Friday, December 10, 2010

Recognizing Mental Illness: Delusion or Next Great Idea?

For a very long time I thought other people were disinterested in helping those with a mental illness. In the last 6 months I have learned that there are plenty of people that are willing and interested in helping but simply aren't educated in the world of mental health. To many, mental health issues can be scary, seen as untreatable and hard to deal with.

We need to spend our energy educating those that have the opportunity to intervene with individuals at the first sign of mental illness. Intervening early gives an individual a much better chance of being provided treatment.

I recently read a book called "Undress Me In The Temple of Heaven" by Susan Gilman. (Susan Gilman is a fabulous writer and I highly recommend this book by the way, but back to the point.) Gilman writes of her travels abroad in Southeast Asia during the '80s. Her travel buddy, Claire, begins to unravel psychologically before her eyes. As many of us that have a family member affected by mental illness, Gilman attempts to provide logic and sense as she watches Claire suffer through paranoia and delusions. I won't give away the end to the book as many of you might be interested in reading Gilman's book. I will say it's a shame Gilman didn't recognize things easier. In her defense, it is certainly hard to pinpoint delusions when an incredibly intelligent and trusted person close to you asks you to believe their thinking, however out of this world it seems.

I want to share with you a few signs and symptoms as provided by Mental Health America. Of course, if you begin to recognize signs and symptoms, consult a Doctor or a professional in the mental health field. Self-diagnosing, jumping to conclusions or avoiding a diagnosis can push one further away from treatment as well.

In adults:
  • Confused thinking
  • Prolonged depression (sadness or irritability)
  • Feelings of extreme highs and lows
  • Excessive fears, worries and anxieties
  • Social withdrawal
  • Dramatic changes in eating or sleeping habits
  • Strong feelings of anger
  • Delusions or hallucinations
  • Growing inability to cope with daily problems and activities
  • Suicidal thoughts
  • Denial of obvious problems
  • Numerous unexplained physical ailments
  • Substance abuse
In older children and pre-adolescents:
  • Substance abuse
  • Inability to cope with problems and daily activities
  • Changes in sleeping and/or eating habits
  • Excessive complaints of physical ailments
  • Defiance of authority, truancy, theft, and/or vandalism
  • Intense fear of weight gain
  • Prolonged negative mood, often accompanied by poor appetite or thoughts of death
  • Frequent outbursts of anger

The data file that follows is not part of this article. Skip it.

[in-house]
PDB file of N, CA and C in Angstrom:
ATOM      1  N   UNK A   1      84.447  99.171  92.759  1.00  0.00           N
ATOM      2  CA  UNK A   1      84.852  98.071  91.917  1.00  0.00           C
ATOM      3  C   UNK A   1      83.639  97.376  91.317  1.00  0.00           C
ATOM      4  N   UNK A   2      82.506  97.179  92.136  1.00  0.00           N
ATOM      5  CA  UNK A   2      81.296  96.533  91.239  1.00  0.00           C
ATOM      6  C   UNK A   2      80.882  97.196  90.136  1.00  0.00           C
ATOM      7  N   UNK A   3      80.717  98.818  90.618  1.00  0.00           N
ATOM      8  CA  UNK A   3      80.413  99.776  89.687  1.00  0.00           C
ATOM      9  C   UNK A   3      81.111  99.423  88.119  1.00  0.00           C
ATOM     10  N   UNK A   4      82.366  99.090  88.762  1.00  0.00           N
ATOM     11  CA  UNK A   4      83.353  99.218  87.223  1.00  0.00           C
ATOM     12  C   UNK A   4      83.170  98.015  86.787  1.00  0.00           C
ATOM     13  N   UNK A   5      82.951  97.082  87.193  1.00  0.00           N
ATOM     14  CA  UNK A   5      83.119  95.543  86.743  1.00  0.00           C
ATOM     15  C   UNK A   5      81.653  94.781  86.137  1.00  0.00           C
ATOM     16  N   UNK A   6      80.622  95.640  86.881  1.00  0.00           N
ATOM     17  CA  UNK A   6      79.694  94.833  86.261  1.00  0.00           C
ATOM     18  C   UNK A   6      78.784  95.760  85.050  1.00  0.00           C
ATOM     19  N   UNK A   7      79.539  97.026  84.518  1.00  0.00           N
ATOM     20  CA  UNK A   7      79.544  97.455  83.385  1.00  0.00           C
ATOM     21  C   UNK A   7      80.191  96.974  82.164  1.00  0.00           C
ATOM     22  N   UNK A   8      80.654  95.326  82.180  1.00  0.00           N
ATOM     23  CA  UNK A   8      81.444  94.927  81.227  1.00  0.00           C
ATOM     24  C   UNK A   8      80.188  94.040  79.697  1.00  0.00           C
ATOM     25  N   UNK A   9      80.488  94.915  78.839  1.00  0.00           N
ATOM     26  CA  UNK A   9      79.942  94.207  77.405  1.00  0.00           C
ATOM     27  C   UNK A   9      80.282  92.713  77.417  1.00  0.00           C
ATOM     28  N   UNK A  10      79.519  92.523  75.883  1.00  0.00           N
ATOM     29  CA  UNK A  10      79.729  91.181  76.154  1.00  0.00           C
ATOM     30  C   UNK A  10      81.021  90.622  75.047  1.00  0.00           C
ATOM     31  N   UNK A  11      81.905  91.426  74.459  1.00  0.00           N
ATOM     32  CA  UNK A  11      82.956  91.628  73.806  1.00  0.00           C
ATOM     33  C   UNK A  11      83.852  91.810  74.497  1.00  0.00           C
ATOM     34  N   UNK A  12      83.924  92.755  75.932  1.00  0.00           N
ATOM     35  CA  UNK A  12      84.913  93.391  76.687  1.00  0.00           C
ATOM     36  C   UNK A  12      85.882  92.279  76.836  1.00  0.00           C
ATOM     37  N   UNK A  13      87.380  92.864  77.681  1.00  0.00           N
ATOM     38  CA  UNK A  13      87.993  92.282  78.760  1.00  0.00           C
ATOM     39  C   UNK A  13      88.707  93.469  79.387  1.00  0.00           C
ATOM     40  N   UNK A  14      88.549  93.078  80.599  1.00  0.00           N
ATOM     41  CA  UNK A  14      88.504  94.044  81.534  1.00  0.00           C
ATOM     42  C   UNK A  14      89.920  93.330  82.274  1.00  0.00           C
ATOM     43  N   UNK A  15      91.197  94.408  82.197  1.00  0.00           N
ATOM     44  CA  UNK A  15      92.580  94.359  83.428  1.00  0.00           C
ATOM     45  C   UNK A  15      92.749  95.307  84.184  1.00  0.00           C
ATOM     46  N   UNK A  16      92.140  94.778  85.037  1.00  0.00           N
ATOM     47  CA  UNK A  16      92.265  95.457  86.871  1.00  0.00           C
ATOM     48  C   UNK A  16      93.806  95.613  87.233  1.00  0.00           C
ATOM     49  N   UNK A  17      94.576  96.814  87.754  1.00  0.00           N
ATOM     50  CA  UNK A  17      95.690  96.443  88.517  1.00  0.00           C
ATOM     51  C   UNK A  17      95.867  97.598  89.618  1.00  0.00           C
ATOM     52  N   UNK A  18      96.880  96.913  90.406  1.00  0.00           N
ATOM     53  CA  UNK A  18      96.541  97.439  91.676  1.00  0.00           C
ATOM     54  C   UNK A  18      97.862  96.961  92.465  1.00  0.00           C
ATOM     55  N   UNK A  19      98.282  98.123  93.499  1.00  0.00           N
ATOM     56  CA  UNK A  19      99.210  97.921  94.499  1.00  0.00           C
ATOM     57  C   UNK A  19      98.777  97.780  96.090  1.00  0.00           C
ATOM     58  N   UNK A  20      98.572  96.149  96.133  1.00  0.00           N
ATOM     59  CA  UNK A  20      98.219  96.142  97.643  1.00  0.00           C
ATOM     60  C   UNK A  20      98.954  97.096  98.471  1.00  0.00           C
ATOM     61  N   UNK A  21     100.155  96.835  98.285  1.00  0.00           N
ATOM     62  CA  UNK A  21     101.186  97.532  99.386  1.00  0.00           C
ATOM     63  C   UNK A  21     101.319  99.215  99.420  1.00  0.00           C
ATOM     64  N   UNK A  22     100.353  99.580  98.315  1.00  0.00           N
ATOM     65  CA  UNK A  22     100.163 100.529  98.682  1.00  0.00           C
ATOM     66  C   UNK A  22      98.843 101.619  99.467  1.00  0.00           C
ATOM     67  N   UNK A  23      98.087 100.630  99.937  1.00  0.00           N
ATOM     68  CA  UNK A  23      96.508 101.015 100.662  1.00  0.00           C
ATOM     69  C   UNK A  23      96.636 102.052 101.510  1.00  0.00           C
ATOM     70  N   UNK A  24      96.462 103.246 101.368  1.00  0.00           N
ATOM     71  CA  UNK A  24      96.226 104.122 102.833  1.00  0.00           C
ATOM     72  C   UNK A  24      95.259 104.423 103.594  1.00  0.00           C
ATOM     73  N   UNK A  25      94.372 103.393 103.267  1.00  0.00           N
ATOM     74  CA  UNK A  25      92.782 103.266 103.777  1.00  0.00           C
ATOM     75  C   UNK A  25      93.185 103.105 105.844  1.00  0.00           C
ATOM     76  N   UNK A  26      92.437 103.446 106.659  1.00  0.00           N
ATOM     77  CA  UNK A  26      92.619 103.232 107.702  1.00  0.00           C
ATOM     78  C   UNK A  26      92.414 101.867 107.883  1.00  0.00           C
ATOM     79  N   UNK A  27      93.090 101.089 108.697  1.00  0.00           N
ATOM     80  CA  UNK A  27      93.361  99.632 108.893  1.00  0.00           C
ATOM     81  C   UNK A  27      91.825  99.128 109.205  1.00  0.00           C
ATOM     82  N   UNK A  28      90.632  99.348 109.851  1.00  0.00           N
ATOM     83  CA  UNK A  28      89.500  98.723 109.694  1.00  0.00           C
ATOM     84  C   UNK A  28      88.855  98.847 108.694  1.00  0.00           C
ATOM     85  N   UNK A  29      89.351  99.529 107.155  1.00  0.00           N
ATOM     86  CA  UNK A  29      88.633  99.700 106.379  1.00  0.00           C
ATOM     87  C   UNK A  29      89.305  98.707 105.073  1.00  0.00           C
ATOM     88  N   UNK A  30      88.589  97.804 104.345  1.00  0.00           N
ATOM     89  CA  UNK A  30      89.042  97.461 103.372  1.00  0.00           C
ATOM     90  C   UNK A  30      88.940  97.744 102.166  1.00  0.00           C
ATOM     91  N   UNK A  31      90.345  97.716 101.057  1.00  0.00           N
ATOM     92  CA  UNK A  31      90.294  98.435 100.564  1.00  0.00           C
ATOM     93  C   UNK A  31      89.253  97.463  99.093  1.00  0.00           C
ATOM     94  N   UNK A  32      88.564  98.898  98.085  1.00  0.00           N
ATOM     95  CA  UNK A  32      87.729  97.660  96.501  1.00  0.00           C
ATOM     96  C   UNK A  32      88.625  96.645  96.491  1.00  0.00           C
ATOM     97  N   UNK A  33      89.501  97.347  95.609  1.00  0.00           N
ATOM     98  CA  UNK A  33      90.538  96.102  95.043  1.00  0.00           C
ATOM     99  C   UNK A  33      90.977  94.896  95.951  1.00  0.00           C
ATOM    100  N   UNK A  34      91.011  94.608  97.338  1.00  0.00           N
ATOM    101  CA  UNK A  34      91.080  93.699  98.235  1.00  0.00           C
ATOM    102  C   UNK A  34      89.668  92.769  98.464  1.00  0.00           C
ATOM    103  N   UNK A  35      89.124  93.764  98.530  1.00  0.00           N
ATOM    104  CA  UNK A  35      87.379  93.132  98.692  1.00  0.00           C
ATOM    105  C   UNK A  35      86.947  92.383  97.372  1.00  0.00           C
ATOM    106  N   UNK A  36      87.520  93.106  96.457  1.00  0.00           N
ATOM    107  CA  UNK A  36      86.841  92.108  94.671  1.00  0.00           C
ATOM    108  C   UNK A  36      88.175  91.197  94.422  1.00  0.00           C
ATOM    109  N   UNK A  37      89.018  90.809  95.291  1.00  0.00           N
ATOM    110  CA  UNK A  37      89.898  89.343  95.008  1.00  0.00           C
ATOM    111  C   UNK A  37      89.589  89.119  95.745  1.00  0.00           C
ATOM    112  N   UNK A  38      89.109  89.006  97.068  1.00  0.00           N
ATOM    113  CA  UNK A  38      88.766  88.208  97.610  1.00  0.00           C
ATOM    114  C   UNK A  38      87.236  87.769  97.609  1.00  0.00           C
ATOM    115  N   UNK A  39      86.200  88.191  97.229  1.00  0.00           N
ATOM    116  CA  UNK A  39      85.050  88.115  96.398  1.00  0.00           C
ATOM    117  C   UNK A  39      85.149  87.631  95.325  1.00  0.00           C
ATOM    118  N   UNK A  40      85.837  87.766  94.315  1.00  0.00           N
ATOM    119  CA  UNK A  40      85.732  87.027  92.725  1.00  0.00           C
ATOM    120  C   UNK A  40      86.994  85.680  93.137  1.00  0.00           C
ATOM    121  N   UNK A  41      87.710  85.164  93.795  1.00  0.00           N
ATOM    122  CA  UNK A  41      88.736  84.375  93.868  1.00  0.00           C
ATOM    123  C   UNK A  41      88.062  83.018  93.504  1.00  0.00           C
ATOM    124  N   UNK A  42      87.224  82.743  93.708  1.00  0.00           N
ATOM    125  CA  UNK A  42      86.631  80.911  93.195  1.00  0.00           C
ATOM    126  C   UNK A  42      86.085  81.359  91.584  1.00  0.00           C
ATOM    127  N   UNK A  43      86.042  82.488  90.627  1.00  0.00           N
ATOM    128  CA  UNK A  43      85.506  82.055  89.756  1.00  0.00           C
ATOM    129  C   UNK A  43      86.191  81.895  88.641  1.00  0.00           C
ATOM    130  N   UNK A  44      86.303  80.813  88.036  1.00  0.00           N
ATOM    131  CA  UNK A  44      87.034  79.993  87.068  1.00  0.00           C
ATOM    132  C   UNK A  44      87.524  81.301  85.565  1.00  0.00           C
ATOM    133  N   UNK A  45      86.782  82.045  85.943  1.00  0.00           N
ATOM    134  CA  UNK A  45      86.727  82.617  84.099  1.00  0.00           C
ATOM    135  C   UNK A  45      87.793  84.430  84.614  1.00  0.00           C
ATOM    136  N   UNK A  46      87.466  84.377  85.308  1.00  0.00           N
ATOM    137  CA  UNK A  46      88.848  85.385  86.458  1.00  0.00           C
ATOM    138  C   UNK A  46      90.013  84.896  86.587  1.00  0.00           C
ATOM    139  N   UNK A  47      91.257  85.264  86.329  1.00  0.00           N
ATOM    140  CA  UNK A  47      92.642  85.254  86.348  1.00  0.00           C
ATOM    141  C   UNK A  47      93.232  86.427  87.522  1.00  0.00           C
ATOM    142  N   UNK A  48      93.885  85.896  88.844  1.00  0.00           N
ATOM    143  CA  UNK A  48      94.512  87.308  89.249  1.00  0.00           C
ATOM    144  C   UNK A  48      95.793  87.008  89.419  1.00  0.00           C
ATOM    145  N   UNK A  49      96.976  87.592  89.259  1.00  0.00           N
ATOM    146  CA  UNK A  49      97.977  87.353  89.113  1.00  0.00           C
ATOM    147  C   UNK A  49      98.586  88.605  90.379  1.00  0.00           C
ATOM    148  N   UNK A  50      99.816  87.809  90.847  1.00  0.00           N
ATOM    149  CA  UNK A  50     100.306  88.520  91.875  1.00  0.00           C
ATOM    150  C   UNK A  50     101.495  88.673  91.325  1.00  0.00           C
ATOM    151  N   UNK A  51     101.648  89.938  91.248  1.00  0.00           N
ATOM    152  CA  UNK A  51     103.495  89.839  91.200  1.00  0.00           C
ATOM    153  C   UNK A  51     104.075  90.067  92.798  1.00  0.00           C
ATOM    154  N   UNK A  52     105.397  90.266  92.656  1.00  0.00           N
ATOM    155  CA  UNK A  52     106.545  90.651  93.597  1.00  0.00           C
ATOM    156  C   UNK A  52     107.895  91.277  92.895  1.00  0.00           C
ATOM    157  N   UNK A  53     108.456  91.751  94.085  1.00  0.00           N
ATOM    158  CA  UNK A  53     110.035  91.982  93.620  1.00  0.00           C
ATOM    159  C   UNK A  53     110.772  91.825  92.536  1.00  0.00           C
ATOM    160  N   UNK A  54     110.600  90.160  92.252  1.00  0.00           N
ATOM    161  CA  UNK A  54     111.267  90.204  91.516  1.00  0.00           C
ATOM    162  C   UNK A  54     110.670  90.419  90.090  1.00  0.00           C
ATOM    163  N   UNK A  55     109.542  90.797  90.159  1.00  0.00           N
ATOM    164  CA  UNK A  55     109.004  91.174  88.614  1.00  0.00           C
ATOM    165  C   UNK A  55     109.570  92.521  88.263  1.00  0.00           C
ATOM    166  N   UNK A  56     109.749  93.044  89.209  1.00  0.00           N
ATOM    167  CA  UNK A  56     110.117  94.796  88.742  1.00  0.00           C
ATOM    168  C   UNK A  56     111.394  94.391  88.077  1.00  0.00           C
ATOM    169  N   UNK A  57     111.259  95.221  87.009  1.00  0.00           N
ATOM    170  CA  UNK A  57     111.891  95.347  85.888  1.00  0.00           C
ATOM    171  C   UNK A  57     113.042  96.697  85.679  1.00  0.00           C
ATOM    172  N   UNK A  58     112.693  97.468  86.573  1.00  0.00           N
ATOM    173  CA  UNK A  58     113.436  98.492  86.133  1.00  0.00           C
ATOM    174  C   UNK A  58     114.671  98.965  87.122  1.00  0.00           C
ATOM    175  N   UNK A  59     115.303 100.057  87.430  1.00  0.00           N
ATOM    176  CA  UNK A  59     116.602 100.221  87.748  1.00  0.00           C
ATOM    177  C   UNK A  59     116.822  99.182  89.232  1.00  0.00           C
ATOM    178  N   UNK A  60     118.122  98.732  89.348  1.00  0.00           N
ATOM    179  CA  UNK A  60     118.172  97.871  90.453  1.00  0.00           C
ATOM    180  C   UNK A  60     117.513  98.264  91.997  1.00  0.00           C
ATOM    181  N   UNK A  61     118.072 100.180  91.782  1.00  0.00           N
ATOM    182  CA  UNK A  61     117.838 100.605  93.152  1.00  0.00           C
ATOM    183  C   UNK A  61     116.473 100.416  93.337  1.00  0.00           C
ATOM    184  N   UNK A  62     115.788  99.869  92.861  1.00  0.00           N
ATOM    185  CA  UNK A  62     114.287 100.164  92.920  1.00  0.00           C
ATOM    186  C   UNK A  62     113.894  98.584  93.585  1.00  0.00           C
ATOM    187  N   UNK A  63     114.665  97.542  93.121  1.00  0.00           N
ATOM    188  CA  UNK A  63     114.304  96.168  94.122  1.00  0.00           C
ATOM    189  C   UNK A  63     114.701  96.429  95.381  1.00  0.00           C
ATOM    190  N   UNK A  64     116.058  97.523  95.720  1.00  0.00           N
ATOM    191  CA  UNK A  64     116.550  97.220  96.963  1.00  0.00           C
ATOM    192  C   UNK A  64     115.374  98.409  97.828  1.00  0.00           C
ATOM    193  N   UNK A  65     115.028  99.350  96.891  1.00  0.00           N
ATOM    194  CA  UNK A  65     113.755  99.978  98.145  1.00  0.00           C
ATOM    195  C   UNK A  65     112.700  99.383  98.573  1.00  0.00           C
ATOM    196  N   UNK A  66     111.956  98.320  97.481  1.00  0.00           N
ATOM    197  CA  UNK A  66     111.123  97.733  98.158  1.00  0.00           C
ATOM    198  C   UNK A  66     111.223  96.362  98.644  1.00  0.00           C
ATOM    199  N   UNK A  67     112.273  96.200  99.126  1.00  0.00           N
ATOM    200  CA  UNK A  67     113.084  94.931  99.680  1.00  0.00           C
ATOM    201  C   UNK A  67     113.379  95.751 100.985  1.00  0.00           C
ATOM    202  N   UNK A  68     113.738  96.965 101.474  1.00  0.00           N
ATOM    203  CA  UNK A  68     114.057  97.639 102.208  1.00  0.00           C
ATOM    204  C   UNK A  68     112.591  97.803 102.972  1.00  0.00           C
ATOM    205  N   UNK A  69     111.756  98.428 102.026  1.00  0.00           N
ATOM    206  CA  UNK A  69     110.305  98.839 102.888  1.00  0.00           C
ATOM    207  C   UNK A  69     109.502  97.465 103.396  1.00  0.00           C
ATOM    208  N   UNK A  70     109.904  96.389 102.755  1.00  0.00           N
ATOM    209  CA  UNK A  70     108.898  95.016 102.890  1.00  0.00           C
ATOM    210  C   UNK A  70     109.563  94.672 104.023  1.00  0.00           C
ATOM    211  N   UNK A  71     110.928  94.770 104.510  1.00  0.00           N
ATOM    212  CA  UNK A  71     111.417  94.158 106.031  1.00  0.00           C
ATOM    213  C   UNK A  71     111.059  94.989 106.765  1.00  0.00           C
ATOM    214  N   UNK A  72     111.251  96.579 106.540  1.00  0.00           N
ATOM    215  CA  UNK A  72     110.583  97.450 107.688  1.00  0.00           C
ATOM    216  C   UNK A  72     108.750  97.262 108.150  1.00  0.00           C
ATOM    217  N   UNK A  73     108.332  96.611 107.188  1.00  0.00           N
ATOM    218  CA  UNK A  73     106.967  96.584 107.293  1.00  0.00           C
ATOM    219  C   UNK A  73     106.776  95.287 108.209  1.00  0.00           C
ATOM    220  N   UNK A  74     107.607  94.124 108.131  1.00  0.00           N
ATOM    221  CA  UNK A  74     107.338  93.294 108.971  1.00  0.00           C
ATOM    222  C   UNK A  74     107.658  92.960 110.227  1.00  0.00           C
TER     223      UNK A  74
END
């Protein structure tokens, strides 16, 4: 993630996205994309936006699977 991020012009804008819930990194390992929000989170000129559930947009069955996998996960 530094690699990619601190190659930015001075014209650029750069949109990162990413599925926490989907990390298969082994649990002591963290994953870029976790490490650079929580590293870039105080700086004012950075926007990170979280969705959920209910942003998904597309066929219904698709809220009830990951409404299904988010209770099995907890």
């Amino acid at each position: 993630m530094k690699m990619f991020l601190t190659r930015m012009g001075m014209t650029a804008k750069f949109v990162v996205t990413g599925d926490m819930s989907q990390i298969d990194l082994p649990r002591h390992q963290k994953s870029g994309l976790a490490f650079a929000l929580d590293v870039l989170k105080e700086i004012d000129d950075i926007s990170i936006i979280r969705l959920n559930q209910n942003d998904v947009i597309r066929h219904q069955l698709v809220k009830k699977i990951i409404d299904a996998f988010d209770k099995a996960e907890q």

In younger children:
  • Changes in school performance
  • Poor grades despite strong efforts
  • Excessive worry or anxiety (i.e. refusing to go to bed or school)
  • Hyperactivity
  • Persistent nightmares
  • Persistent disobedience or aggression
  • Frequent temper tantrums

I'll speak to a few of those 'adult' signs and symptoms to give you an idea of what it looked like for our family. My brother's sleeping became very sporadic. There was no pattern associated with his sleep. He may sleep for 2 days then be up for 3 nights and back to sleep for another 2. Sleep can really enhance delusions and as a result an inability to delineate reality from those delusions. Folks, this is not your typical "I pulled two all nighters studying in college." This is can't sleep, won't sleep, mind racing, body pacing patterns (or not so patterns). Substance Abuse. My brother began abusing drugs and alcohol. Albeit I can understand in hindsight because he was trying to drown out voices in his head. Albeit, excessive drinking and drugs is often a sign of self medication. Anger. My brother seemed to be consistently agitated. I would see him go from being fairly calm and collected to being so angry he would punch a hole through a wall over a sandwich. Situations can escalate quickly with individuals that are suffering from a mental illness. (In regards to crises intervention and communication during escalating situations, look to NAMI Family-to-Family courses - they had some great tips that I learned in my class.)

Again, please remember that I am NO Doctor and am speaking solely from a family member's point of view. But I'd love to hear your input. Did you recognize some of the day things? Were you scared? How did your family work together to help your loved one?

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Have a great weekend,

1 comment:

  1. I just finished reading “Undress Me in The Temple of Heaven.” It is definitely a page-turner. The most powerful scene in the book is towards the very end when Susan, whose travel mate just had a psychotic break down in the People’s Republic of China, is telling a nurse that if she could have just been there and done more for her friend this would not have happened. The nurse in response says: “’If only I had been there.’ I’m sorry, but you need to get a clue, honey. Your friend is mentally ill. Nothing you did or didn’t do made her crazy. You think that if you just hadn’t kissed some guy, Claire would be perfectly fine? You think if you’d somehow been magically able to pull her off that bus, she wouldn’t be hearing voices? Please. That’s like saying. ‘If I’d been a better friend, she wouldn’t have gotten cancer.’ Jeez Louise. You really think you have that much power?”
    Many people may feel helpless against mental illness. But the truth is we are not helpless. We can advocate, educate, and support the mentally ill. Please share our blog and please share your story with us by emailing or commenting on a post. As always, thank you for your readership.